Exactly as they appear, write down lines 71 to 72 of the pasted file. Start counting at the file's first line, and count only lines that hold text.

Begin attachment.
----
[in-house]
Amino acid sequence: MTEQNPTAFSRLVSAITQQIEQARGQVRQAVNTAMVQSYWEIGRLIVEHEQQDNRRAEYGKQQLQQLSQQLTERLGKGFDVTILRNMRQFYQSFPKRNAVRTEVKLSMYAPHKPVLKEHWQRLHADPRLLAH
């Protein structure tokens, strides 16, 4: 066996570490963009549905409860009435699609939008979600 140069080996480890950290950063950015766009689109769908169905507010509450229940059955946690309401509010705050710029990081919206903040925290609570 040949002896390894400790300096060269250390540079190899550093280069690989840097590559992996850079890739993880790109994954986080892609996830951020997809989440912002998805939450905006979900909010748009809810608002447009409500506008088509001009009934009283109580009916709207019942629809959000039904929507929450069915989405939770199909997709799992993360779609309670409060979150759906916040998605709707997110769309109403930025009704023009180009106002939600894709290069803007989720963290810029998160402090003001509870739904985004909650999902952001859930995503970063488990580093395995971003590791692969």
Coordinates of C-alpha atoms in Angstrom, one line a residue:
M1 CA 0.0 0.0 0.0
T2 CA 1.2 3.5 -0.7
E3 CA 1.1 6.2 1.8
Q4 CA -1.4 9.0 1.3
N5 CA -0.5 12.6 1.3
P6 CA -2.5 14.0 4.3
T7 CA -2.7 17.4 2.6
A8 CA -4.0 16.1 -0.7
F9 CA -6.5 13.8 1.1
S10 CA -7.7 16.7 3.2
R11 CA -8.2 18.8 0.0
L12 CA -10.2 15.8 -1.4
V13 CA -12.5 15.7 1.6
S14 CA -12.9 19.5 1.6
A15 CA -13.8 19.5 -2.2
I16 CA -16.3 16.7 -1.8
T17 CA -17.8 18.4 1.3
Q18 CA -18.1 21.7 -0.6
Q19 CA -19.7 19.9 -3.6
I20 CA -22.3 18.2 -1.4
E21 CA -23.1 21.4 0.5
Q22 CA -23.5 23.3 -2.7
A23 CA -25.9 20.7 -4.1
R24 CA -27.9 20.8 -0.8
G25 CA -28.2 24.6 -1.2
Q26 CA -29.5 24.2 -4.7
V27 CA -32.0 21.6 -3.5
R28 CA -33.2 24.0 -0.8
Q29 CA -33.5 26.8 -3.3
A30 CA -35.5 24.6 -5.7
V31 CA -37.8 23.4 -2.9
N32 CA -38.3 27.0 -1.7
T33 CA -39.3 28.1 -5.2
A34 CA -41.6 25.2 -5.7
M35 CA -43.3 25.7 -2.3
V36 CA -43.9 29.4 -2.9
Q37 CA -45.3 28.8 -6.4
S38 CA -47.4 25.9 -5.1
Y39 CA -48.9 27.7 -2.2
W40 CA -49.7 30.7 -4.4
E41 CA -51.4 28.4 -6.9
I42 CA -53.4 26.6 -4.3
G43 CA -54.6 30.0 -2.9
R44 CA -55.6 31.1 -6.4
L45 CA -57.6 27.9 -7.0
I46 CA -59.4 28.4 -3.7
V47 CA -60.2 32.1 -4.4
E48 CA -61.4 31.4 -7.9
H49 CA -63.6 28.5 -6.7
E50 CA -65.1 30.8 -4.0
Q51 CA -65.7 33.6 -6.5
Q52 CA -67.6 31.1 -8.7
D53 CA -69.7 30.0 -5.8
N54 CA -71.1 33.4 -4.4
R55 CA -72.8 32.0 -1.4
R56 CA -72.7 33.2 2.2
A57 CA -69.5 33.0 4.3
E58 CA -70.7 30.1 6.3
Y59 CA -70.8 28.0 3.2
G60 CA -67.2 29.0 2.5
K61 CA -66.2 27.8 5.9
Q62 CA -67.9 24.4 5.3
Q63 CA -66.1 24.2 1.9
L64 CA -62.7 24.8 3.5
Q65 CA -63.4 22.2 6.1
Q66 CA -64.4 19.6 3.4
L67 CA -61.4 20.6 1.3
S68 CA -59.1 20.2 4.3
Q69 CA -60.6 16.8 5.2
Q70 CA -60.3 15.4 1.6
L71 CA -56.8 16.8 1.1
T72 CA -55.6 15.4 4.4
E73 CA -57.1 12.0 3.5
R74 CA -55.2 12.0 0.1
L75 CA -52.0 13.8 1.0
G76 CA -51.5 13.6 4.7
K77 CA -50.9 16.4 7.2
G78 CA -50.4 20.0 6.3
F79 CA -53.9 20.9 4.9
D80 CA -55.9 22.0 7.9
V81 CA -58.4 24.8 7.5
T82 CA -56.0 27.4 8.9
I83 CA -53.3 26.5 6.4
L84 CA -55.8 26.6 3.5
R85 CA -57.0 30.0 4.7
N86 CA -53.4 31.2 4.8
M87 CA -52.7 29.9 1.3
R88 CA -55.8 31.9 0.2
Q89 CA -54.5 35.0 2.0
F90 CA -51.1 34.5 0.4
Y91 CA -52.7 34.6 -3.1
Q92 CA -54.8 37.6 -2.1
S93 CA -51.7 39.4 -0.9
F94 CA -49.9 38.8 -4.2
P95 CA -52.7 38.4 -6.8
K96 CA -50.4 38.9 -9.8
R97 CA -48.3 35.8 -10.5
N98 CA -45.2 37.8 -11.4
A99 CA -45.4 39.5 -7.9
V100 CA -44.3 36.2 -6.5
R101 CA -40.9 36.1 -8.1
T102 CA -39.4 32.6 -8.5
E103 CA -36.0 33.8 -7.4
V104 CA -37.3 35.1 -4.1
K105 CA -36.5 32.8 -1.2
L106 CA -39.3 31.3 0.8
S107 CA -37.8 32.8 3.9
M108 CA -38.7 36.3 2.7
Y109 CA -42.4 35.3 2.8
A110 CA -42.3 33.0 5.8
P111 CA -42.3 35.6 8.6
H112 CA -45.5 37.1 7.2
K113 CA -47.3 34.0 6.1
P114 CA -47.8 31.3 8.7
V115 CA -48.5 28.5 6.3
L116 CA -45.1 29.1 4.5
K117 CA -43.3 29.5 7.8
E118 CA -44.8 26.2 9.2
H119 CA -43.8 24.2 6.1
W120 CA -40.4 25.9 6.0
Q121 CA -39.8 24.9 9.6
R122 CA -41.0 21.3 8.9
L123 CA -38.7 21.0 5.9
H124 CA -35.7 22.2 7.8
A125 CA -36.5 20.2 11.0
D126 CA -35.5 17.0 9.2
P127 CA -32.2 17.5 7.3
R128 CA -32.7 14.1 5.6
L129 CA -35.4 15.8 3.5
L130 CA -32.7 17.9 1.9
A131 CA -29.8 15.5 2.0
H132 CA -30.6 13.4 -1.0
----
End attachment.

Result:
L67 CA -61.4 20.6 1.3
S68 CA -59.1 20.2 4.3